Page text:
Boeing Demands Virgin Galactic Destroy All Data From Its Failed Space Tourism Venture

Boeing Demands Virgin Galactic Destroy All Data From Its Failed Space Tourism Venture

There’s new drama in the space industry. Boeing filed a lawsuit against Virgin Galactic, accusing it of retaining trade secrets that the two companies had exchanged while working to develop a new mothership, which never came to fruition.

On Friday, Boeing asked a federal judge in Alexandria, Virginia, to issue a court order blocking Virgin Galactic from further using proprietary data that was shared between the two companies as part of an agreement in 2022, according to the complaint. Boeing is accusing Virgin Galactic of “retaining, using, and threatening further use of trade secrets” that belong to the company and its Virginia-based subsidiary, Aurora Flight Sciences, the complaint read.

In July 2022, Virgin Galactic announced an agreement with Aurora to design and manufacture its next generation mothership. The mothership is used to carry a spaceplane and release it at an altitude of 44,500 feet (13,500 meters) above the ground. Virgin Galactic is in the process of developing a new generation spaceplane, called Delta, to carry space tourists to suborbital heights at a more frequent pace.

The new spaceplane, however, requires an upgraded version of Eve, Virgin Galactic’s current mothership model. This enhanced version is designed to be quicker to produce and easier to maintain, aiding the company in scaling up its operations. Virgin Galactic wants to begin flight tests of the first Delta spaceplane in 2025 and to start launching commercial crews on the new vehicle in 2026. It’s not clear where the company stands with its new mothership design, but things did not work out with Aurora on that end.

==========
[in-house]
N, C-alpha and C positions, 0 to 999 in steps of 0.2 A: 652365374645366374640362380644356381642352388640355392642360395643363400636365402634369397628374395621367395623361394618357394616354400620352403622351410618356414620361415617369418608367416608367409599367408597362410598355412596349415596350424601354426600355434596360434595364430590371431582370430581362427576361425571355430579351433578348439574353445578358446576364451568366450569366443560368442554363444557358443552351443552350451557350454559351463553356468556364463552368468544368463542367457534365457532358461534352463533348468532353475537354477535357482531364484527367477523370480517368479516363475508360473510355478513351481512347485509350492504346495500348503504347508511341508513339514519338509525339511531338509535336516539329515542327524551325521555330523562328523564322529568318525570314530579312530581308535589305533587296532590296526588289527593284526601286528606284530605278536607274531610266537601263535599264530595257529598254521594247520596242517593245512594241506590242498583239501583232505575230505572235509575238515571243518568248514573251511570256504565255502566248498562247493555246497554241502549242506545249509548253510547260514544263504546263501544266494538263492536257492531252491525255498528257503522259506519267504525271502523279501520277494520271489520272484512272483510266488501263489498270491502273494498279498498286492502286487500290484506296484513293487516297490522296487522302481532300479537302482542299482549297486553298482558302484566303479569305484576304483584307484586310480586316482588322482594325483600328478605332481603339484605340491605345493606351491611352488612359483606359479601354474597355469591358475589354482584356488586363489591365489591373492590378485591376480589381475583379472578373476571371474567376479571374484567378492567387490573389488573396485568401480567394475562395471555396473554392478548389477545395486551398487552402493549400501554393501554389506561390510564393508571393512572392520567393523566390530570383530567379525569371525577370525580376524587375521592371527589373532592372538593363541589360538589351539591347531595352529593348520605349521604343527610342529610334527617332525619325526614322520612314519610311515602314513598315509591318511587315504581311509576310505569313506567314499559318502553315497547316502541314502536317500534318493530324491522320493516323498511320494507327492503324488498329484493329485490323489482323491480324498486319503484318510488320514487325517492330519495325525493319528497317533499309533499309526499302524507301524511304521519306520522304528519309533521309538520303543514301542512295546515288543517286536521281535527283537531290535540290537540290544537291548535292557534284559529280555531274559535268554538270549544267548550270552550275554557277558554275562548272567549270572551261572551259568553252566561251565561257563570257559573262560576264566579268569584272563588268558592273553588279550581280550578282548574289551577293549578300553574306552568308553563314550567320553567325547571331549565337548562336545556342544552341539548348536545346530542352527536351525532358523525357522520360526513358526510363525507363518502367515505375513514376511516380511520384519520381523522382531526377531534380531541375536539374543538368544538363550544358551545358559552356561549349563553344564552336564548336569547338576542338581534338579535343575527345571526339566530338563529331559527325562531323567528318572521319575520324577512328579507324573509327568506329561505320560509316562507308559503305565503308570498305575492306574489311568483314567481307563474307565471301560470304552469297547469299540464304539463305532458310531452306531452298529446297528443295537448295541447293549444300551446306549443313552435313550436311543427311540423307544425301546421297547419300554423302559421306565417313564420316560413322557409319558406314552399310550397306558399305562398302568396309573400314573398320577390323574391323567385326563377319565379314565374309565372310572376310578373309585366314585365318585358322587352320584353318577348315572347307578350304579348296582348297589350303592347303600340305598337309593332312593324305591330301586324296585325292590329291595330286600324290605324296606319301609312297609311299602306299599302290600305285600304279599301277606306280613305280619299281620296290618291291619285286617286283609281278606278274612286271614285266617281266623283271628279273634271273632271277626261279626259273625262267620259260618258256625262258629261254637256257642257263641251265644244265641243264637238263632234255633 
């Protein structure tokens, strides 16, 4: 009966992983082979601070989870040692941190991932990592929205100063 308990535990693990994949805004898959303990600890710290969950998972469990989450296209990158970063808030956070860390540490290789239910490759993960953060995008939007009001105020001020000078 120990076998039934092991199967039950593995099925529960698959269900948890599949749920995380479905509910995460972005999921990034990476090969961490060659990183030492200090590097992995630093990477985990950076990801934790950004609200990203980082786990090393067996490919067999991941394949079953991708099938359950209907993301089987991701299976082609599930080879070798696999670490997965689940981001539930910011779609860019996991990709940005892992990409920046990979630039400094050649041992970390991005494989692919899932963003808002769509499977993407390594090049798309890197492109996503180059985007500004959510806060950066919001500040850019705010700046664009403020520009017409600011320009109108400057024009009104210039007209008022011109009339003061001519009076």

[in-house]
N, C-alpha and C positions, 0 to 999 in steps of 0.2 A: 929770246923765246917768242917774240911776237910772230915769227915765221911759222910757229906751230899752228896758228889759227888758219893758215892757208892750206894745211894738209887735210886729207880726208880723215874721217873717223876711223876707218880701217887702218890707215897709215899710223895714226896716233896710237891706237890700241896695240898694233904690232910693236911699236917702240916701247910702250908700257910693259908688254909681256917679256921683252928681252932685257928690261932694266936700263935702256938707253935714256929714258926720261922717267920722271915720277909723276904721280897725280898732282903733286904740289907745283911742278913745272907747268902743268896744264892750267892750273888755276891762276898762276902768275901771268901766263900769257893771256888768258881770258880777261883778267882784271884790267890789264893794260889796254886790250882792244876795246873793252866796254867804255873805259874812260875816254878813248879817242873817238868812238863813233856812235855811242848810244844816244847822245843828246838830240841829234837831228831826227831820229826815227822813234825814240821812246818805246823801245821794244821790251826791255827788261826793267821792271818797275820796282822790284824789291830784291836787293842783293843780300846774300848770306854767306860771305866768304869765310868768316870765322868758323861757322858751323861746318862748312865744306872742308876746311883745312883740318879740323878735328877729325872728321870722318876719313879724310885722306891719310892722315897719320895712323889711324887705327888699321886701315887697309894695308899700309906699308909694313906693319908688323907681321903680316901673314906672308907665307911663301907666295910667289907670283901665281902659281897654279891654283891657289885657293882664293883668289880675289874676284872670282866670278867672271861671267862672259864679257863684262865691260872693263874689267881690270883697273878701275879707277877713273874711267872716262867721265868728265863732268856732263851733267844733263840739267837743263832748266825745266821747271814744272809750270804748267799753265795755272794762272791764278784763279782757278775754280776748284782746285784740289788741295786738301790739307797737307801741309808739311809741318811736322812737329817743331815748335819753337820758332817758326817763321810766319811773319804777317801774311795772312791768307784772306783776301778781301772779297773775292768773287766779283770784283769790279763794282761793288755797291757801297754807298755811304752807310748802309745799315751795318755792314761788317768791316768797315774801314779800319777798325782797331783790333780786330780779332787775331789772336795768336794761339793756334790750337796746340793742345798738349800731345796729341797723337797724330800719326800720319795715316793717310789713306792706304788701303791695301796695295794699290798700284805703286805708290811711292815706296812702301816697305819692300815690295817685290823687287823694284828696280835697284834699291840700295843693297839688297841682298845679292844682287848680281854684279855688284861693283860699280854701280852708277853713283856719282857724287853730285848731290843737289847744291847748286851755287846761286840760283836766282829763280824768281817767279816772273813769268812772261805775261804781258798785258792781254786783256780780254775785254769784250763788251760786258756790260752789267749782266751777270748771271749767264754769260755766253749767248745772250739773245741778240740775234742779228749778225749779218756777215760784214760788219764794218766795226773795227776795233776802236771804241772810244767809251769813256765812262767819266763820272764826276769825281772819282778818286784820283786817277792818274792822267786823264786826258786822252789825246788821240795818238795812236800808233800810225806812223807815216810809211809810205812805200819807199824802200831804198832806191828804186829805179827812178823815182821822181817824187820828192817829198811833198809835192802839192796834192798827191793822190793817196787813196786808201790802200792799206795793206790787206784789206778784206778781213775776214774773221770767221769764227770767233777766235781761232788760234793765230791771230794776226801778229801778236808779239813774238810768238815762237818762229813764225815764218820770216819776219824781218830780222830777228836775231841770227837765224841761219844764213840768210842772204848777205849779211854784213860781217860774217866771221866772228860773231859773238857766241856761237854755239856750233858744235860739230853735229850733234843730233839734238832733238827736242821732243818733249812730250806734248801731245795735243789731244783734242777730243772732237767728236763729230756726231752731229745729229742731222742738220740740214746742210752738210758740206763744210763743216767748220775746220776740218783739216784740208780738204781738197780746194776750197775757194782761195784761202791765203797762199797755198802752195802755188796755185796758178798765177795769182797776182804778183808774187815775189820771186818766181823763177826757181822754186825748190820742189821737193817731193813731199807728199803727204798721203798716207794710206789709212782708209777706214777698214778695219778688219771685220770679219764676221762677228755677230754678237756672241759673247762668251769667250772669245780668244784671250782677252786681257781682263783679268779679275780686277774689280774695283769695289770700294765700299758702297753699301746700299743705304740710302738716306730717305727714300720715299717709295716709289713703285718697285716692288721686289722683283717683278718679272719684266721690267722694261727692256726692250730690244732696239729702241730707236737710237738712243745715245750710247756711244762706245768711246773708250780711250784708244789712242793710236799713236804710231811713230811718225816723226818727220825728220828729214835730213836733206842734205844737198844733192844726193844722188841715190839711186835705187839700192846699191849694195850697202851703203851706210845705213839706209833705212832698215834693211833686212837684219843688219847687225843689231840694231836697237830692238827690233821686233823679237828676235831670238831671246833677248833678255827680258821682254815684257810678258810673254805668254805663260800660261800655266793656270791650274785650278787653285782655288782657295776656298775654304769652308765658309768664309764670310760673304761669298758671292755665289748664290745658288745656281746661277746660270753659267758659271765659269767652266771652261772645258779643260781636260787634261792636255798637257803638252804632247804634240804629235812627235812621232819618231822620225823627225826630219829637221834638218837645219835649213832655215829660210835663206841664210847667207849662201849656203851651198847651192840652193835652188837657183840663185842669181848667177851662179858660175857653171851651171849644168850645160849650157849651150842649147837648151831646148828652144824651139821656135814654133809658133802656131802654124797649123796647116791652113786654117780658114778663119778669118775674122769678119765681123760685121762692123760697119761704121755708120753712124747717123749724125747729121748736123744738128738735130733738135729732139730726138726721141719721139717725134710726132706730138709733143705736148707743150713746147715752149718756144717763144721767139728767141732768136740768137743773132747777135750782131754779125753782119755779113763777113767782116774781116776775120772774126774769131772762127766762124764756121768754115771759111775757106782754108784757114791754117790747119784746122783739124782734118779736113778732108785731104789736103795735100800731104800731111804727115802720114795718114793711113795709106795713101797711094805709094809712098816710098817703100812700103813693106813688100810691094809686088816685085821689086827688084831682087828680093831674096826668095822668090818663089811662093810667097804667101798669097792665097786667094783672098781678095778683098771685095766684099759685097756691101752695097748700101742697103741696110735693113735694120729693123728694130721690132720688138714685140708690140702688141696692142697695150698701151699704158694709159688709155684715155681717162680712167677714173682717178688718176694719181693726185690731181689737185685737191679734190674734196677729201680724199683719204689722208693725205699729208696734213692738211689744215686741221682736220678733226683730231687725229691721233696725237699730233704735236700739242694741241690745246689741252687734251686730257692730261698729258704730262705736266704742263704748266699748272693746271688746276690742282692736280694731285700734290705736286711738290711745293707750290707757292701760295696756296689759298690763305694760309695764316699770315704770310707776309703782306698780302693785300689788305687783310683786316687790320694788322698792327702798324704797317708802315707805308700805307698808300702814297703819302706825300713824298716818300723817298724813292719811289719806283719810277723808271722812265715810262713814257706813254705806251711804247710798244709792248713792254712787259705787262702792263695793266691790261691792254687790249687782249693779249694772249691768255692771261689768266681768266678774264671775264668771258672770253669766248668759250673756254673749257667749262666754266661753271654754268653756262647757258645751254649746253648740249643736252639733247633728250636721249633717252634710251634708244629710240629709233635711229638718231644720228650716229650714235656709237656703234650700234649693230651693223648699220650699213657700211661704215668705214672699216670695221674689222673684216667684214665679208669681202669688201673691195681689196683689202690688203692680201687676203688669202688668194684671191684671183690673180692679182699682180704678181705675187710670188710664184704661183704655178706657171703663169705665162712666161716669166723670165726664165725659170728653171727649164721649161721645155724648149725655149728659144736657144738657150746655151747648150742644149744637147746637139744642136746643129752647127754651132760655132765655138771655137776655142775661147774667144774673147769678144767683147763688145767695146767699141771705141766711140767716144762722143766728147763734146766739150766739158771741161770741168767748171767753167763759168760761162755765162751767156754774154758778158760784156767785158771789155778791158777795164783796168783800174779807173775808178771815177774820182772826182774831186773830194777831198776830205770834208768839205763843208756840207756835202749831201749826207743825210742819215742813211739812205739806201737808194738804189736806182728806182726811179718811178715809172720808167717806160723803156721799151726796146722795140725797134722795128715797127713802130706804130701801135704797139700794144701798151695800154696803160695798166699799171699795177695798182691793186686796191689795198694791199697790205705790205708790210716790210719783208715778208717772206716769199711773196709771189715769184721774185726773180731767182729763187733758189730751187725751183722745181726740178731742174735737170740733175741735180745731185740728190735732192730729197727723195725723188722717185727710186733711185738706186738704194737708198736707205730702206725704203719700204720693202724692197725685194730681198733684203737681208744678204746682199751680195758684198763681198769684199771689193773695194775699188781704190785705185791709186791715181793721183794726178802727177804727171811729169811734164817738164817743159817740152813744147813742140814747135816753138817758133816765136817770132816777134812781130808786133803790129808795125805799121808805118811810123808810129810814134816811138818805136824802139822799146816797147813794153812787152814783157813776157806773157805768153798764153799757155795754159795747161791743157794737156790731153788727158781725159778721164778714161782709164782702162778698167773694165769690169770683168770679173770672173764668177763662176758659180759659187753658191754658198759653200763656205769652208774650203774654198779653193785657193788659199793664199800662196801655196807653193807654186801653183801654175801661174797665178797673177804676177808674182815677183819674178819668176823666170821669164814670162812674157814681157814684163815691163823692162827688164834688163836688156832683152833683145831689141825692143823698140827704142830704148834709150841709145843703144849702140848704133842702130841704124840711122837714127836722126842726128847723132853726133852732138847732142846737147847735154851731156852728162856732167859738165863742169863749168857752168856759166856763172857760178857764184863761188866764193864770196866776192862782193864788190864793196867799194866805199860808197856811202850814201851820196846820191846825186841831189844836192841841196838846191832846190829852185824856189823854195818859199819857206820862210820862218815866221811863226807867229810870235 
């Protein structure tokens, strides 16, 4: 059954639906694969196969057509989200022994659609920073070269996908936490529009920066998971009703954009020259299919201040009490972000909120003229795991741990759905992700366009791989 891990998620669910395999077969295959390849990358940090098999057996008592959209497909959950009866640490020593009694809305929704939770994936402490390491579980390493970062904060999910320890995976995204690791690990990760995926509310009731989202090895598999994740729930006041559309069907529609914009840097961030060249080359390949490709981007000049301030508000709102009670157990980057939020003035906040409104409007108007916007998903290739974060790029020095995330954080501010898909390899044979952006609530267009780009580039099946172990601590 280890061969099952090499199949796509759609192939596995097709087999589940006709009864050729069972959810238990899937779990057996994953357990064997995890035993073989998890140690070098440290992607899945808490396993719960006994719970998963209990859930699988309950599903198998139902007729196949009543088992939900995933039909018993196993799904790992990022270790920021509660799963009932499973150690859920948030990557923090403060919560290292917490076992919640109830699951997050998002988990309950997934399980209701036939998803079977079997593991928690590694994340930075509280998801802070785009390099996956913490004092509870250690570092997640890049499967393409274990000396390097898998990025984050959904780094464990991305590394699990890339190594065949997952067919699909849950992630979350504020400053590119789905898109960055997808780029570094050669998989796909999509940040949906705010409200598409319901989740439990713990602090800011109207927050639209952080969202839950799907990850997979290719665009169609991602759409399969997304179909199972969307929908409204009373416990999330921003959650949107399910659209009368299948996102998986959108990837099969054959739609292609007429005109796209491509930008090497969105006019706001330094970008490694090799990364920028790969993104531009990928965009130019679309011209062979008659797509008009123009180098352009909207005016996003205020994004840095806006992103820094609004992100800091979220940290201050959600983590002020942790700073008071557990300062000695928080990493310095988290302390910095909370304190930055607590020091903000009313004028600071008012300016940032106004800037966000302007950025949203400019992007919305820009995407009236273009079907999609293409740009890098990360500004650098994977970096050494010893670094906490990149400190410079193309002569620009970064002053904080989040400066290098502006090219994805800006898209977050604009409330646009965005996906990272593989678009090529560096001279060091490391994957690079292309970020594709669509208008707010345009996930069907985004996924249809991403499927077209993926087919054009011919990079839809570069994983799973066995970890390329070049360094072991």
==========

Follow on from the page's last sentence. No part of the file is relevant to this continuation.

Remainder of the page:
The lawsuit claims that Virgin Galactic kept intellectual property related to the development of the mothership, refusing to honor a contractual promise to destroy two sets of trade secrets. “Boeing developed these trade secrets over decades of engineering, testing, building, and flying aircraft,” the complaint read. “Virgin Galactic’s ongoing, unauthorized retention and use of these trade secrets to develop a new Mothership deliberately deprives Boeing and Aurora of their exclusive property rights and imposes irreparable harm by risking exposure to other competitors, after which the information cannot retain its secret status.”

In response to a request for comment, Boeing said that the company has nothing further to add. Virgin Galactic had not responded by time of publishing.

Richard Branson’s space venture launched its commercial trips last summer, with the first crew taking off on June 29, 2023. Virgin Galactic’s seventh commercial flight recently launched in January, marking the first time all four seats aboard its VSS Unity spaceplane were occupied by private astronauts.

Virgin Galactic is hoping to see more profits with its Delta vehicle, with each spaceplane costing between $US50 to $US60 million to produce and an estimated lifetime of 500 flights. With six passengers on board, each paying $US450,000 per ticket, that adds up to $US2.7 million in revenue for each flight while the operating costs per flight add up to around $US400,000. That means the potential profit for each suborbital trip is $US2.3 million.

Delta still needs a new mothership to carry it to sub-orbit, but it’s not clear where the company stands on that just yet.

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